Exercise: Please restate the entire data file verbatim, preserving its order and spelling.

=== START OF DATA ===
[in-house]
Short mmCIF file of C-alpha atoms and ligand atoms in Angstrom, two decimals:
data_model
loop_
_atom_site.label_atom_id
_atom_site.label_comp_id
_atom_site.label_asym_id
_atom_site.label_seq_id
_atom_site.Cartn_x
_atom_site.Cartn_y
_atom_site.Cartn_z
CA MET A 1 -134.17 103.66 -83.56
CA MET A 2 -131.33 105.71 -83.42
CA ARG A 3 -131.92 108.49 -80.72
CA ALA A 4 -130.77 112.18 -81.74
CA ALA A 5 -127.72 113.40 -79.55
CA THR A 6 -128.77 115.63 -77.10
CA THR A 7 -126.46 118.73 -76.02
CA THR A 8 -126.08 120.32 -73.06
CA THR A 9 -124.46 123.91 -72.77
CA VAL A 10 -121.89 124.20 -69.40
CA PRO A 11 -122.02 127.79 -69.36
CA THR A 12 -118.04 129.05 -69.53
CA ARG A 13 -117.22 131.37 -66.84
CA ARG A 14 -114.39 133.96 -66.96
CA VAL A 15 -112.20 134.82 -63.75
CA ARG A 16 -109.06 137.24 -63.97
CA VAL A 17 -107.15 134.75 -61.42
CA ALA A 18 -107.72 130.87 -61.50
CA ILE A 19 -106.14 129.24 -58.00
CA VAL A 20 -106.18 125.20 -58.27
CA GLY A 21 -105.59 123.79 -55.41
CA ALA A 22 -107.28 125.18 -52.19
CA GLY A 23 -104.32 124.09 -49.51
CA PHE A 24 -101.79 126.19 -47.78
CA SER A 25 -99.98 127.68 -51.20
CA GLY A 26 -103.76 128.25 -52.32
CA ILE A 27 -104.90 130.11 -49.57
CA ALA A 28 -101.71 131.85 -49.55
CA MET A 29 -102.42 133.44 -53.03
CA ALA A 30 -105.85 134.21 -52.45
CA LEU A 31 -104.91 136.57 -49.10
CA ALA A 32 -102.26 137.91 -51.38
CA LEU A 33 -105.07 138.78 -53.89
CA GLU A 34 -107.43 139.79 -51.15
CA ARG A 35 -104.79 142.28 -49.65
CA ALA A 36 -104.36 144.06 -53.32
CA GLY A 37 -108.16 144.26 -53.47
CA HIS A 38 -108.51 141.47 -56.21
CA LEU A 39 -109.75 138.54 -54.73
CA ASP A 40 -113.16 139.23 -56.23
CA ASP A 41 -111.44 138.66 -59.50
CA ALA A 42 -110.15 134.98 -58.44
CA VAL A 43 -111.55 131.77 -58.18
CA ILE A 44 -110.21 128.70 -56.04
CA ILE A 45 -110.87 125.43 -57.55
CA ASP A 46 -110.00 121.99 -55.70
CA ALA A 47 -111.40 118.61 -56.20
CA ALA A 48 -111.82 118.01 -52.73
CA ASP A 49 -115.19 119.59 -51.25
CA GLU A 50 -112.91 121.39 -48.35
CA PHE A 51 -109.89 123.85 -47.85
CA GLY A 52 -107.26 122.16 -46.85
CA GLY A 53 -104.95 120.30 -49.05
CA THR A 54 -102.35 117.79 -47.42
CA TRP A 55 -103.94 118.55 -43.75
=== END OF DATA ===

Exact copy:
[in-house]
Short mmCIF file of C-alpha atoms and ligand atoms in Angstrom, two decimals:
data_model
loop_
_atom_site.label_atom_id
_atom_site.label_comp_id
_atom_site.label_asym_id
_atom_site.label_seq_id
_atom_site.Cartn_x
_atom_site.Cartn_y
_atom_site.Cartn_z
CA MET A 1 -134.17 103.66 -83.56
CA MET A 2 -131.33 105.71 -83.42
CA ARG A 3 -131.92 108.49 -80.72
CA ALA A 4 -130.77 112.18 -81.74
CA ALA A 5 -127.72 113.40 -79.55
CA THR A 6 -128.77 115.63 -77.10
CA THR A 7 -126.46 118.73 -76.02
CA THR A 8 -126.08 120.32 -73.06
CA THR A 9 -124.46 123.91 -72.77
CA VAL A 10 -121.89 124.20 -69.40
CA PRO A 11 -122.02 127.79 -69.36
CA THR A 12 -118.04 129.05 -69.53
CA ARG A 13 -117.22 131.37 -66.84
CA ARG A 14 -114.39 133.96 -66.96
CA VAL A 15 -112.20 134.82 -63.75
CA ARG A 16 -109.06 137.24 -63.97
CA VAL A 17 -107.15 134.75 -61.42
CA ALA A 18 -107.72 130.87 -61.50
CA ILE A 19 -106.14 129.24 -58.00
CA VAL A 20 -106.18 125.20 -58.27
CA GLY A 21 -105.59 123.79 -55.41
CA ALA A 22 -107.28 125.18 -52.19
CA GLY A 23 -104.32 124.09 -49.51
CA PHE A 24 -101.79 126.19 -47.78
CA SER A 25 -99.98 127.68 -51.20
CA GLY A 26 -103.76 128.25 -52.32
CA ILE A 27 -104.90 130.11 -49.57
CA ALA A 28 -101.71 131.85 -49.55
CA MET A 29 -102.42 133.44 -53.03
CA ALA A 30 -105.85 134.21 -52.45
CA LEU A 31 -104.91 136.57 -49.10
CA ALA A 32 -102.26 137.91 -51.38
CA LEU A 33 -105.07 138.78 -53.89
CA GLU A 34 -107.43 139.79 -51.15
CA ARG A 35 -104.79 142.28 -49.65
CA ALA A 36 -104.36 144.06 -53.32
CA GLY A 37 -108.16 144.26 -53.47
CA HIS A 38 -108.51 141.47 -56.21
CA LEU A 39 -109.75 138.54 -54.73
CA ASP A 40 -113.16 139.23 -56.23
CA ASP A 41 -111.44 138.66 -59.50
CA ALA A 42 -110.15 134.98 -58.44
CA VAL A 43 -111.55 131.77 -58.18
CA ILE A 44 -110.21 128.70 -56.04
CA ILE A 45 -110.87 125.43 -57.55
CA ASP A 46 -110.00 121.99 -55.70
CA ALA A 47 -111.40 118.61 -56.20
CA ALA A 48 -111.82 118.01 -52.73
CA ASP A 49 -115.19 119.59 -51.25
CA GLU A 50 -112.91 121.39 -48.35
CA PHE A 51 -109.89 123.85 -47.85
CA GLY A 52 -107.26 122.16 -46.85
CA GLY A 53 -104.95 120.30 -49.05
CA THR A 54 -102.35 117.79 -47.42
CA TRP A 55 -103.94 118.55 -43.75